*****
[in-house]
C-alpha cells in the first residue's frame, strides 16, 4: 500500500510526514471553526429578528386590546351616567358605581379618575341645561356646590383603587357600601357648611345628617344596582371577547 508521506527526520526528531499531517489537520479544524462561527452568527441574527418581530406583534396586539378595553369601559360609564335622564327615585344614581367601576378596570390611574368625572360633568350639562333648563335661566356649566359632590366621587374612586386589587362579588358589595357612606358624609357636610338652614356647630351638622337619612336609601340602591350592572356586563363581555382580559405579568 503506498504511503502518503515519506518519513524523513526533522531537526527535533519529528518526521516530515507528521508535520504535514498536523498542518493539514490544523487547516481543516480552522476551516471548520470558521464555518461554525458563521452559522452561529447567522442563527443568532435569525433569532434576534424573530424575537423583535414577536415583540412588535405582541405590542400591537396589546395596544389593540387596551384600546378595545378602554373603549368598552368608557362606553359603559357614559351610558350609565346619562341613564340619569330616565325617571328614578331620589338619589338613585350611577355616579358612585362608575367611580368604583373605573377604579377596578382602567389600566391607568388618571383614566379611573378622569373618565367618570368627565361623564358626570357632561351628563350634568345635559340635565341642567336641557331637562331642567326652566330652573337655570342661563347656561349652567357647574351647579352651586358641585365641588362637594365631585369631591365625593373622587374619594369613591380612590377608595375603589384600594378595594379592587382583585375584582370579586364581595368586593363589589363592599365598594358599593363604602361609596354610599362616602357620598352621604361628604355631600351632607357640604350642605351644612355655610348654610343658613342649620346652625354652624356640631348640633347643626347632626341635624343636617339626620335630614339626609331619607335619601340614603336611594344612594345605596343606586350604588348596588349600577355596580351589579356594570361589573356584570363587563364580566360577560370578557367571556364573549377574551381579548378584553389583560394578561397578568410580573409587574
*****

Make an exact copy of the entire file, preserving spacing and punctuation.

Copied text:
[in-house]
C-alpha cells in the first residue's frame, strides 16, 4: 500500500510526514471553526429578528386590546351616567358605581379618575341645561356646590383603587357600601357648611345628617344596582371577547 508521506527526520526528531499531517489537520479544524462561527452568527441574527418581530406583534396586539378595553369601559360609564335622564327615585344614581367601576378596570390611574368625572360633568350639562333648563335661566356649566359632590366621587374612586386589587362579588358589595357612606358624609357636610338652614356647630351638622337619612336609601340602591350592572356586563363581555382580559405579568 503506498504511503502518503515519506518519513524523513526533522531537526527535533519529528518526521516530515507528521508535520504535514498536523498542518493539514490544523487547516481543516480552522476551516471548520470558521464555518461554525458563521452559522452561529447567522442563527443568532435569525433569532434576534424573530424575537423583535414577536415583540412588535405582541405590542400591537396589546395596544389593540387596551384600546378595545378602554373603549368598552368608557362606553359603559357614559351610558350609565346619562341613564340619569330616565325617571328614578331620589338619589338613585350611577355616579358612585362608575367611580368604583373605573377604579377596578382602567389600566391607568388618571383614566379611573378622569373618565367618570368627565361623564358626570357632561351628563350634568345635559340635565341642567336641557331637562331642567326652566330652573337655570342661563347656561349652567357647574351647579352651586358641585365641588362637594365631585369631591365625593373622587374619594369613591380612590377608595375603589384600594378595594379592587382583585375584582370579586364581595368586593363589589363592599365598594358599593363604602361609596354610599362616602357620598352621604361628604355631600351632607357640604350642605351644612355655610348654610343658613342649620346652625354652624356640631348640633347643626347632626341635624343636617339626620335630614339626609331619607335619601340614603336611594344612594345605596343606586350604588348596588349600577355596580351589579356594570361589573356584570363587563364580566360577560370578557367571556364573549377574551381579548378584553389583560394578561397578568410580573409587574